Charesia Decker, a student at Central Texas College, speaks to Leonard McIntosh, president of the Culinary Hospitality Arts Club, Wednesday during the school’s “Join A Club Day” at the Campus Center.
Andrea Chambers of the Psychology Club helps Kevin Williams, a student at Central Texas College, play the game, Mind Flex Duel, Wednesday during Central Texas College’s “Join A Club Day” at the Campus Center.
By Chris McGuinness
Killeen Daily Herald

Central Texas College students connected with their peers Wednesday, as members of more than 10 campus organizations participated in “Join A Club Day.”

The clubs, which range from academics to politics and food, had several delegates on hand at the student center providing information and hoping to acquire new members.

“(Clubs) are great because they help students who feel like they are on the outside, feel like they are a part of something,” said Leonard McIntosh, president of the Culinary Hospitality Arts Club. “It gives them a chance to interact with other students and feel like part of the CTC community.”

McIntosh said the culinary club hosts several activities, including cooking at college and community functions and dining out at restaurants in Austin.

“We try to have fun and be out there helping others as well,” said McIntosh, a culinary arts student. “We welcome all students, not just the ones in the culinary arts program.”

Many of the clubs are formed around a specific topic or interest. Julia Anderson represented the Central Texas College Criminal Justice Club, which boasts of more than 20 students interested in the career field.

“It’s great because (the club) opens up a lot of doors for students who want a career in criminal justice,” said Anderson. “It really gives them a chance to see all the jobs and careers available to them.”

Anderson, the club’s president, said the criminal justice group has visited local prisons and attended an autopsy at the Travis County Medical Examiner’s Office.

While the culinary arts and criminal justice clubs have been active at the community college for more than five years, a campus employee attended the event to gauge interest for a club he hopes will last just as long.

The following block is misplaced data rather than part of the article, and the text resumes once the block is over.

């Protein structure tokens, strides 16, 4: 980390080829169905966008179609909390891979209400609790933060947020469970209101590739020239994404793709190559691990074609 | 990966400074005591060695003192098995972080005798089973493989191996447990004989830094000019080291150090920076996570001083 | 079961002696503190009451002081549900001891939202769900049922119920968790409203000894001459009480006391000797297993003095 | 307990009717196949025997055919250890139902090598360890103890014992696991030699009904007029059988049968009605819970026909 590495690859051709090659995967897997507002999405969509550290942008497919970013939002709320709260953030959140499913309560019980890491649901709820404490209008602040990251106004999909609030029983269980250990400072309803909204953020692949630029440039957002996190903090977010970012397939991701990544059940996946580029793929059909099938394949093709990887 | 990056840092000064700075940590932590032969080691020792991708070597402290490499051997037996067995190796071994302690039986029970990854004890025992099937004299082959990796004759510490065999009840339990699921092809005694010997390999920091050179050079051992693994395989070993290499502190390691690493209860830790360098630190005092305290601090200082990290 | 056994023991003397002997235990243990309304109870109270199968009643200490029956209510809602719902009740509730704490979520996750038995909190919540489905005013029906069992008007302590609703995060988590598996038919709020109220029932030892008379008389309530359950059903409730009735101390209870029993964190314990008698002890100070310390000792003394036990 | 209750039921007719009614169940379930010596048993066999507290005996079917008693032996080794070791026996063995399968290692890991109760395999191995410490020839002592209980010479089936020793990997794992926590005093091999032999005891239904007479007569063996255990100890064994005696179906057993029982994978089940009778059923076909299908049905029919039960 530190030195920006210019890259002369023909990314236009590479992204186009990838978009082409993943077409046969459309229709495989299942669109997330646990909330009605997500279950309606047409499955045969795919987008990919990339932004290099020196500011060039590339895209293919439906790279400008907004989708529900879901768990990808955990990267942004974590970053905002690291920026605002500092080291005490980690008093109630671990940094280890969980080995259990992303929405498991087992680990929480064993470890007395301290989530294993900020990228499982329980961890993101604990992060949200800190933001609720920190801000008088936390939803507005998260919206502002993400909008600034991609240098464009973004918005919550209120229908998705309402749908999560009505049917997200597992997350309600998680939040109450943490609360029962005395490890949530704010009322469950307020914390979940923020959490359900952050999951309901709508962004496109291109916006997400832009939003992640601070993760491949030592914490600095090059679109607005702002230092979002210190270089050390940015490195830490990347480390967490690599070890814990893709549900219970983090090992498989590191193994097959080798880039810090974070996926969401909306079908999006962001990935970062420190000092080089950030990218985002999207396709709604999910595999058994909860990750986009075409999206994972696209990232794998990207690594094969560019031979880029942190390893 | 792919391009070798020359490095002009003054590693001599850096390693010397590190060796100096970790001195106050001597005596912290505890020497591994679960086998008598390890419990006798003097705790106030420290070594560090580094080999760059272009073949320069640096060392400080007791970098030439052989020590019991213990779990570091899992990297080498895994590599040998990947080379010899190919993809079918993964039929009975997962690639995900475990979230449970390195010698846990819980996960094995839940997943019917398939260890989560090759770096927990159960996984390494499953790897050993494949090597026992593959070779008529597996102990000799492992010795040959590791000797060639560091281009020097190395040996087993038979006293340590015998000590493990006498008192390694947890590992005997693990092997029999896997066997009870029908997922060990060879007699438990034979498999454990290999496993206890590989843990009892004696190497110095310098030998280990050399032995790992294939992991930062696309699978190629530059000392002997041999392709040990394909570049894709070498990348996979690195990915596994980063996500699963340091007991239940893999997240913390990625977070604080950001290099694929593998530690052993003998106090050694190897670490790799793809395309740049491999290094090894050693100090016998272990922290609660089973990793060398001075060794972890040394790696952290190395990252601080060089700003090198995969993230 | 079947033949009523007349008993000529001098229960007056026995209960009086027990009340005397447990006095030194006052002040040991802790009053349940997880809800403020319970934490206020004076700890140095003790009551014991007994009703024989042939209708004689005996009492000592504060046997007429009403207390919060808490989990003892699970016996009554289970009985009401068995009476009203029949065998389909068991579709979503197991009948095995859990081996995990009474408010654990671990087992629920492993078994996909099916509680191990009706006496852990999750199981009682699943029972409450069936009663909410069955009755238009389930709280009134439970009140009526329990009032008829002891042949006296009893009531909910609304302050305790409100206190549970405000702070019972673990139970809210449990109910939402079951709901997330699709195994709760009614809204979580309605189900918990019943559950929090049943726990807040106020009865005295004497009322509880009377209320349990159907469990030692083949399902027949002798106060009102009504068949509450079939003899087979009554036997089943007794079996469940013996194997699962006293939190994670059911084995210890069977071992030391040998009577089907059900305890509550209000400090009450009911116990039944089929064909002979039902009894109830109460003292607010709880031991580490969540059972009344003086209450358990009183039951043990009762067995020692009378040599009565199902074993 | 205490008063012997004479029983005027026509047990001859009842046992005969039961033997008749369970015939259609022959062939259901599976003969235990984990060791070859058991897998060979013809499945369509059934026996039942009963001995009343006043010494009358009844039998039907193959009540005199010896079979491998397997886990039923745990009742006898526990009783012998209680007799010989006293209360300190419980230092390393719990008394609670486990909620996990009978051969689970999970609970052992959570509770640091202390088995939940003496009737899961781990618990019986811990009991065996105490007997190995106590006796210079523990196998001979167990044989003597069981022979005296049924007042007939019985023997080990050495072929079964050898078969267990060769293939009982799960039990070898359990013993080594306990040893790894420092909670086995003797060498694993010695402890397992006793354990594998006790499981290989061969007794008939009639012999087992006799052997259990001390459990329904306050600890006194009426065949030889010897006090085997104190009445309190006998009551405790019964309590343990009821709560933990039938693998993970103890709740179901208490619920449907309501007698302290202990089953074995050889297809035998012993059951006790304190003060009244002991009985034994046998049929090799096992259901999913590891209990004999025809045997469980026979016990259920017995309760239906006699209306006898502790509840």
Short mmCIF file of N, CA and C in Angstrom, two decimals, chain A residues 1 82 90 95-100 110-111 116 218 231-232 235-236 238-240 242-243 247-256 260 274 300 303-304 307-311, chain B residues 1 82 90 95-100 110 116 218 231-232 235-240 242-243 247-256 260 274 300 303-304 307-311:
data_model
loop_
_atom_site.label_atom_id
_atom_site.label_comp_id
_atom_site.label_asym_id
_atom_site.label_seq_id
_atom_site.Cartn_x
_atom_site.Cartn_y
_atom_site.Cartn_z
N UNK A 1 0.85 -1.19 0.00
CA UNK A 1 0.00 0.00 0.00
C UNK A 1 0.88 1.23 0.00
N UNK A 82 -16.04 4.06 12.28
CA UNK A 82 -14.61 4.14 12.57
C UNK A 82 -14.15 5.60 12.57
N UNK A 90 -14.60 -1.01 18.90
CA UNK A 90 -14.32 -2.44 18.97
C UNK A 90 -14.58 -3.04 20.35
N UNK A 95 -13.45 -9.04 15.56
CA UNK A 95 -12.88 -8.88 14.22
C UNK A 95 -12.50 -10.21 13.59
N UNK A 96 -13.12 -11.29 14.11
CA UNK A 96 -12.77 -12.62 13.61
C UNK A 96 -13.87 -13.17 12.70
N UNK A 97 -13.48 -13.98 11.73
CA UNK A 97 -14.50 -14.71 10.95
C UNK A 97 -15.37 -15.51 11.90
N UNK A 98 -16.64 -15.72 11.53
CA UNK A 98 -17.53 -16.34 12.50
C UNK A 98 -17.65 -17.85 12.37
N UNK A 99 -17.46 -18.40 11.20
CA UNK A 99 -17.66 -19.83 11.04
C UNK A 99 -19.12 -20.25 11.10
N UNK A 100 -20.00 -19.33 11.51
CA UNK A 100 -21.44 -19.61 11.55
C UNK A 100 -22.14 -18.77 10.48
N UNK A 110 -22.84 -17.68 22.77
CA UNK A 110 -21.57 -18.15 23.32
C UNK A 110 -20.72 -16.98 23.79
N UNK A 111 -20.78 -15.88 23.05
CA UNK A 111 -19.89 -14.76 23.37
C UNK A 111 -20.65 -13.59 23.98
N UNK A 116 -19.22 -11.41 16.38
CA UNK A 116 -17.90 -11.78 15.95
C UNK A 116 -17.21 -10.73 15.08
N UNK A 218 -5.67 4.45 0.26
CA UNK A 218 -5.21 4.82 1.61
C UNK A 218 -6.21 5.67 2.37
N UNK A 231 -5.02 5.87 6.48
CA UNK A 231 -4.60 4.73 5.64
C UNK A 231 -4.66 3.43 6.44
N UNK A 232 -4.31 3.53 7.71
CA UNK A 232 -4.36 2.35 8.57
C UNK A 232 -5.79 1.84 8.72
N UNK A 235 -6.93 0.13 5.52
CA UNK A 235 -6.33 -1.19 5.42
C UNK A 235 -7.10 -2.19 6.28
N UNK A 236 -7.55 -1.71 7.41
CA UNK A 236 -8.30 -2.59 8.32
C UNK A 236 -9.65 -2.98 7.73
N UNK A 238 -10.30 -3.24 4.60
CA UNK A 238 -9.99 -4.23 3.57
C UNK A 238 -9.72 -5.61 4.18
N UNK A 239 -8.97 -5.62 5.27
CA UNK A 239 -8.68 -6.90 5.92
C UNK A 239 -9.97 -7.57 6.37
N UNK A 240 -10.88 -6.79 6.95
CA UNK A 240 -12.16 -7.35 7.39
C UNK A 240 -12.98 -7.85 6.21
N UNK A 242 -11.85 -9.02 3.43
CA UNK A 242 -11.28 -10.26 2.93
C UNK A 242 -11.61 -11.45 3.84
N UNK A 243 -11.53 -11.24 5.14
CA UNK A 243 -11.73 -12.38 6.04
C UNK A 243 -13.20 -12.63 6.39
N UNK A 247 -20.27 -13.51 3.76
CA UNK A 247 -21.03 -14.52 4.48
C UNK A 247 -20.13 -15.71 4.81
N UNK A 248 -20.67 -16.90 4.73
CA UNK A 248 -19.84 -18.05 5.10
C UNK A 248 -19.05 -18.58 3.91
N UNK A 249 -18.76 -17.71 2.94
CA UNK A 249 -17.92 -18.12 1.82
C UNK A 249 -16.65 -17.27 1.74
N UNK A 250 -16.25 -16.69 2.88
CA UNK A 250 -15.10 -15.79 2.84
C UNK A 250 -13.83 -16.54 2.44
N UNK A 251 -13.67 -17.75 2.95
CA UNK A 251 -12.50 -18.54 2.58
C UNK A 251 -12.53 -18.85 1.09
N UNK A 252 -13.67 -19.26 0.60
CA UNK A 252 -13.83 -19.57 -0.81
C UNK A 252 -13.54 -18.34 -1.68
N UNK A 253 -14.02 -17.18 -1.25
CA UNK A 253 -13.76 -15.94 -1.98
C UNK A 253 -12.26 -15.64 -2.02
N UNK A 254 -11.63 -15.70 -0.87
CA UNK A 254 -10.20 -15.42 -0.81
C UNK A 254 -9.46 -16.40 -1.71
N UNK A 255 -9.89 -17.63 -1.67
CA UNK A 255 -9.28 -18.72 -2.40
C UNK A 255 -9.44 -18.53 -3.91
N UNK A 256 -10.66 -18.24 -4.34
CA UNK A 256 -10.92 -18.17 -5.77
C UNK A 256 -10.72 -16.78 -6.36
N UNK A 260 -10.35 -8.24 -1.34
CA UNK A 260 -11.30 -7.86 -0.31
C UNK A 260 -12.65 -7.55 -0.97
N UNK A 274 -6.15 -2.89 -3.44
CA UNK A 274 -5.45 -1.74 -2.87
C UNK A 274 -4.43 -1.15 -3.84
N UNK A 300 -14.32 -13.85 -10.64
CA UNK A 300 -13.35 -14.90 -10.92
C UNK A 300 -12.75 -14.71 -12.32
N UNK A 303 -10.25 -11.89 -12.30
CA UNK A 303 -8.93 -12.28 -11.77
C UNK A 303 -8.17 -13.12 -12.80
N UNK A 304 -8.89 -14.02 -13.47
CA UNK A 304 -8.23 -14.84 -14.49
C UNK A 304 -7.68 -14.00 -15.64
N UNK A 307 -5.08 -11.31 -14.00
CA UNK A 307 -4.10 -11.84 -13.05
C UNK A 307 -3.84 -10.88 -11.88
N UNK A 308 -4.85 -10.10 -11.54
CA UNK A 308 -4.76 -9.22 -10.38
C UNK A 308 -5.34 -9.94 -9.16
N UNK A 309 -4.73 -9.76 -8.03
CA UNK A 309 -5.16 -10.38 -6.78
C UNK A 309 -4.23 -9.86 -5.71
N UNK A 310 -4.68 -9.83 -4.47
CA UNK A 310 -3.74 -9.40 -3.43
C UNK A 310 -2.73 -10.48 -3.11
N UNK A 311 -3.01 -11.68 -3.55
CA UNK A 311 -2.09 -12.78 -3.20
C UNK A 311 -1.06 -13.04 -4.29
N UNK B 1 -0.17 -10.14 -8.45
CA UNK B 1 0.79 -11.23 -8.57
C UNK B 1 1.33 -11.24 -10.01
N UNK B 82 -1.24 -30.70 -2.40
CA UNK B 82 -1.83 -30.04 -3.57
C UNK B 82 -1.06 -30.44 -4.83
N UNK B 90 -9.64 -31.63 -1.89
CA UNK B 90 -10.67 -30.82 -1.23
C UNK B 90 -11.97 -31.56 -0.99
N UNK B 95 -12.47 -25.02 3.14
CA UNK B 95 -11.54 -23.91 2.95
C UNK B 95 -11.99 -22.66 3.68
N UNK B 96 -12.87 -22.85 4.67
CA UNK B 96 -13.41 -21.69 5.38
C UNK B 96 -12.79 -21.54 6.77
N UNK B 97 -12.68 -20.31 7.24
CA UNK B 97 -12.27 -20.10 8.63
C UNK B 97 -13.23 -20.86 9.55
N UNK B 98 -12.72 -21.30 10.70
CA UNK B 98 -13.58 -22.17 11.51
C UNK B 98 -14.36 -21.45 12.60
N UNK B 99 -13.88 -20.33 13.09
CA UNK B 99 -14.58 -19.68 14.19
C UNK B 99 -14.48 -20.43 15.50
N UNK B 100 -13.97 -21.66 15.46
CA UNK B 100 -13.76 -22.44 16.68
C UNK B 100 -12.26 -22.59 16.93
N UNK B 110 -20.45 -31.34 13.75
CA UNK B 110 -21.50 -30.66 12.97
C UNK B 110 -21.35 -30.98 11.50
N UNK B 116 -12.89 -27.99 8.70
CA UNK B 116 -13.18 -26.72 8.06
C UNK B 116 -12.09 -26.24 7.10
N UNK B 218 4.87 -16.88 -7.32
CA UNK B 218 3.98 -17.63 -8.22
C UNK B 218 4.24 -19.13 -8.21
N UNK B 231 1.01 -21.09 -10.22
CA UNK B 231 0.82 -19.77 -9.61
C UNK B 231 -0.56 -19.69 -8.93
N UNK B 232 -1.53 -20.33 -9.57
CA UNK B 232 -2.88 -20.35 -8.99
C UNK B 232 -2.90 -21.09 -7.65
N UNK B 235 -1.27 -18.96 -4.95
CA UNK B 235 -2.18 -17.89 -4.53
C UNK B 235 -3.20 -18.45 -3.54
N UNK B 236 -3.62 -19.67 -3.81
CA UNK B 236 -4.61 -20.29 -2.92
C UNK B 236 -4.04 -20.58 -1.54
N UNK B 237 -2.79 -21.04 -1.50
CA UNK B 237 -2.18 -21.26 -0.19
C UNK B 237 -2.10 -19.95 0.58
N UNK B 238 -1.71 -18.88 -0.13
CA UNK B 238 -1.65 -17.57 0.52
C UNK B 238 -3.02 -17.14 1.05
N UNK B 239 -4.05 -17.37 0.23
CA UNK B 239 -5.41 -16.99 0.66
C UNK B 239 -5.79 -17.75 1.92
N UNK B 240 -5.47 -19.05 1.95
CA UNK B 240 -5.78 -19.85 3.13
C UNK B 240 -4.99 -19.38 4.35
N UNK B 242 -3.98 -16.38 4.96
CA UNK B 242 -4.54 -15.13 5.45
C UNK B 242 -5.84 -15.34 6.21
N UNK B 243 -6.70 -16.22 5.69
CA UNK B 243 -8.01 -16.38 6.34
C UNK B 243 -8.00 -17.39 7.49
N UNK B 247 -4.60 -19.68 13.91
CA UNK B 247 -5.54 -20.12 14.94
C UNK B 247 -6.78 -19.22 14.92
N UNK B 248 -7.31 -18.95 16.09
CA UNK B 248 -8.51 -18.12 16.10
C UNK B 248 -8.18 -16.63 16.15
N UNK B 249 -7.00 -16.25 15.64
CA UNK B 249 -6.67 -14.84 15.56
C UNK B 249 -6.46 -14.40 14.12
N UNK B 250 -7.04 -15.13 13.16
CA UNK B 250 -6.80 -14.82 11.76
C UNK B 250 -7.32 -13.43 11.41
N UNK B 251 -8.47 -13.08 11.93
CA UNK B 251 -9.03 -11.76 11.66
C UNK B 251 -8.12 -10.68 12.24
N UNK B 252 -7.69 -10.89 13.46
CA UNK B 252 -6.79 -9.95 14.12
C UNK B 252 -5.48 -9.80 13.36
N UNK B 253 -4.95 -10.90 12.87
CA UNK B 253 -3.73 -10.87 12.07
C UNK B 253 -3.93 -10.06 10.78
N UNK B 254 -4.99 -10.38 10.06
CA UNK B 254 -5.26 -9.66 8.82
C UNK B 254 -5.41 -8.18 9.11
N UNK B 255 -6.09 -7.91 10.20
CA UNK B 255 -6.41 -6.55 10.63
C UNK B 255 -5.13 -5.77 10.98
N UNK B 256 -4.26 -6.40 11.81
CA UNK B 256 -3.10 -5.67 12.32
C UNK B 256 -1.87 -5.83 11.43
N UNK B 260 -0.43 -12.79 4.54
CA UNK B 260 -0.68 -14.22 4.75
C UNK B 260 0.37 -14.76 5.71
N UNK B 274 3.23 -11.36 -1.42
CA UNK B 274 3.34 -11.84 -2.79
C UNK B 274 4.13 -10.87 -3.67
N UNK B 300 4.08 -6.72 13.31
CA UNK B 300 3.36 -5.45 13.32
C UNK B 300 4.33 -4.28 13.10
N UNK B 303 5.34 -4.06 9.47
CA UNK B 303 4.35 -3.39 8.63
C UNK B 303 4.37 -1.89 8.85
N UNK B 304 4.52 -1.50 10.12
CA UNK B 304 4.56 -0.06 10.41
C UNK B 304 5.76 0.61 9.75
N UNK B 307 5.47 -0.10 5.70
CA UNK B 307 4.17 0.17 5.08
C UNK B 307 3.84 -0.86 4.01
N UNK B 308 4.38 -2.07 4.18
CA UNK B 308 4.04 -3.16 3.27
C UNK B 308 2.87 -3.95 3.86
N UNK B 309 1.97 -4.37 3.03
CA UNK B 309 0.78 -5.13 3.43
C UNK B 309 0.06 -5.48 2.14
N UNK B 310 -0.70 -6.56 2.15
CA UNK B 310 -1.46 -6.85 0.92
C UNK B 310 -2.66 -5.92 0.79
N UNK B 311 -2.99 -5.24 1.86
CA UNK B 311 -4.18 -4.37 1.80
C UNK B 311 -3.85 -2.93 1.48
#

Michael Hunter, an information technology and security integrator for the college, said he wanted to start a robotics club, an idea that came to him after speaking with teachers from local middle and high schools.

“There are robotics clubs and programs at these schools, but if those students graduate and come here, they might not be able to continue that,” he said.

“My main goal today was to see how people might be interested in joining (such a club),” said Hunter, who added that if he can get enough students, he will proceed with the college’s approval process, which includes finding a sponsor, writing a constitution, electing club officers and getting approval of the Student Life Office.

Steve Williams, an engineering student who is involved in several clubs and serves as president of the Central Texas College Conservatives, said campus organizations play a vital role in students’ lives.

“We are trying to enhance students’ activities and trying to get them to be more involved,” said Williams. “We want them to excel, academically, politically and to learn to think for themselves and become active and engaged.”

Campus clubs

For more information about Central Texas College’s clubs and student organizations, go to